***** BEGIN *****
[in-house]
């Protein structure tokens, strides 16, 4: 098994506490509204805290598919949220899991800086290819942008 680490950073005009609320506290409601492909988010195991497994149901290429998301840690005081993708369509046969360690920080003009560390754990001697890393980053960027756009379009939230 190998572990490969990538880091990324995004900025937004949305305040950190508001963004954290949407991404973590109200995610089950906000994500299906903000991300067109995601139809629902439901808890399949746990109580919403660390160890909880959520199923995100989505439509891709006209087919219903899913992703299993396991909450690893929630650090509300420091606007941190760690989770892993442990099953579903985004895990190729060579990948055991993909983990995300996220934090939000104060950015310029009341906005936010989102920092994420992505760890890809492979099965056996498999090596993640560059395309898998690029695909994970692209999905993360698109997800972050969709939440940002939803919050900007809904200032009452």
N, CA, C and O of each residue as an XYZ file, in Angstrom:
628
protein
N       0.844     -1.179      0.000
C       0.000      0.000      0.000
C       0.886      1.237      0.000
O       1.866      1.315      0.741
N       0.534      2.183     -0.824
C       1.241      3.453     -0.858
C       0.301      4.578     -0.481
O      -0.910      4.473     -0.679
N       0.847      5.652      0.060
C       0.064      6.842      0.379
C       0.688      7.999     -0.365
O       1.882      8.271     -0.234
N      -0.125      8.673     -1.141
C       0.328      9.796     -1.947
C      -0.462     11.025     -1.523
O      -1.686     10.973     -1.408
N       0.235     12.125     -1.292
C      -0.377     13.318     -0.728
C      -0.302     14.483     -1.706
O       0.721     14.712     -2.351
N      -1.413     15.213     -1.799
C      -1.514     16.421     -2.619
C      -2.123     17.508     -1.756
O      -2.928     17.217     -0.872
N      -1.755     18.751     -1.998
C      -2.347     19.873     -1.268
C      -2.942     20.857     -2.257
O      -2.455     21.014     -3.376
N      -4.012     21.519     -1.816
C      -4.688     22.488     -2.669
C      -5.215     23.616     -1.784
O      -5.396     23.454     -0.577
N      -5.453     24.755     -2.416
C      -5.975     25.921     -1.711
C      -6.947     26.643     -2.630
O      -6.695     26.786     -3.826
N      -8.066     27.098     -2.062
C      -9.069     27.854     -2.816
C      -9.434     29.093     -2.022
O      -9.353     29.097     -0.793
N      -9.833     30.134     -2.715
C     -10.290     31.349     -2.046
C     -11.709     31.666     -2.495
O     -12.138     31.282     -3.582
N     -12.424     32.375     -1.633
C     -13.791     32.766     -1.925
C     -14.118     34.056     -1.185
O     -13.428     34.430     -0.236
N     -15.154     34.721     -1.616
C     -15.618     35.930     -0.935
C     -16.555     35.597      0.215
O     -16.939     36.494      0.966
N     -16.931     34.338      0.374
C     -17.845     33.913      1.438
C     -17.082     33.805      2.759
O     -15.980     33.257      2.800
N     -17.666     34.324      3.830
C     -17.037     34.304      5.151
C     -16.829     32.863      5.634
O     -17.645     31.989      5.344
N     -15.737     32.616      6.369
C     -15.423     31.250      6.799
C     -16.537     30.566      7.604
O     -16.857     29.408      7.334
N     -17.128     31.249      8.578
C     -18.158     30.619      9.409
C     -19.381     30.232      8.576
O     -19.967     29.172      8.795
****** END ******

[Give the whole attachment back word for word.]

[in-house]
């Protein structure tokens, strides 16, 4: 098994506490509204805290598919949220899991800086290819942008 680490950073005009609320506290409601492909988010195991497994149901290429998301840690005081993708369509046969360690920080003009560390754990001697890393980053960027756009379009939230 190998572990490969990538880091990324995004900025937004949305305040950190508001963004954290949407991404973590109200995610089950906000994500299906903000991300067109995601139809629902439901808890399949746990109580919403660390160890909880959520199923995100989505439509891709006209087919219903899913992703299993396991909450690893929630650090509300420091606007941190760690989770892993442990099953579903985004895990190729060579990948055991993909983990995300996220934090939000104060950015310029009341906005936010989102920092994420992505760890890809492979099965056996498999090596993640560059395309898998690029695909994970692209999905993360698109997800972050969709939440940002939803919050900007809904200032009452």
N, CA, C and O of each residue as an XYZ file, in Angstrom:
628
protein
N       0.844     -1.179      0.000
C       0.000      0.000      0.000
C       0.886      1.237      0.000
O       1.866      1.315      0.741
N       0.534      2.183     -0.824
C       1.241      3.453     -0.858
C       0.301      4.578     -0.481
O      -0.910      4.473     -0.679
N       0.847      5.652      0.060
C       0.064      6.842      0.379
C       0.688      7.999     -0.365
O       1.882      8.271     -0.234
N      -0.125      8.673     -1.141
C       0.328      9.796     -1.947
C      -0.462     11.025     -1.523
O      -1.686     10.973     -1.408
N       0.235     12.125     -1.292
C      -0.377     13.318     -0.728
C      -0.302     14.483     -1.706
O       0.721     14.712     -2.351
N      -1.413     15.213     -1.799
C      -1.514     16.421     -2.619
C      -2.123     17.508     -1.756
O      -2.928     17.217     -0.872
N      -1.755     18.751     -1.998
C      -2.347     19.873     -1.268
C      -2.942     20.857     -2.257
O      -2.455     21.014     -3.376
N      -4.012     21.519     -1.816
C      -4.688     22.488     -2.669
C      -5.215     23.616     -1.784
O      -5.396     23.454     -0.577
N      -5.453     24.755     -2.416
C      -5.975     25.921     -1.711
C      -6.947     26.643     -2.630
O      -6.695     26.786     -3.826
N      -8.066     27.098     -2.062
C      -9.069     27.854     -2.816
C      -9.434     29.093     -2.022
O      -9.353     29.097     -0.793
N      -9.833     30.134     -2.715
C     -10.290     31.349     -2.046
C     -11.709     31.666     -2.495
O     -12.138     31.282     -3.582
N     -12.424     32.375     -1.633
C     -13.791     32.766     -1.925
C     -14.118     34.056     -1.185
O     -13.428     34.430     -0.236
N     -15.154     34.721     -1.616
C     -15.618     35.930     -0.935
C     -16.555     35.597      0.215
O     -16.939     36.494      0.966
N     -16.931     34.338      0.374
C     -17.845     33.913      1.438
C     -17.082     33.805      2.759
O     -15.980     33.257      2.800
N     -17.666     34.324      3.830
C     -17.037     34.304      5.151
C     -16.829     32.863      5.634
O     -17.645     31.989      5.344
N     -15.737     32.616      6.369
C     -15.423     31.250      6.799
C     -16.537     30.566      7.604
O     -16.857     29.408      7.334
N     -17.128     31.249      8.578
C     -18.158     30.619      9.409
C     -19.381     30.232      8.576
O     -19.967     29.172      8.795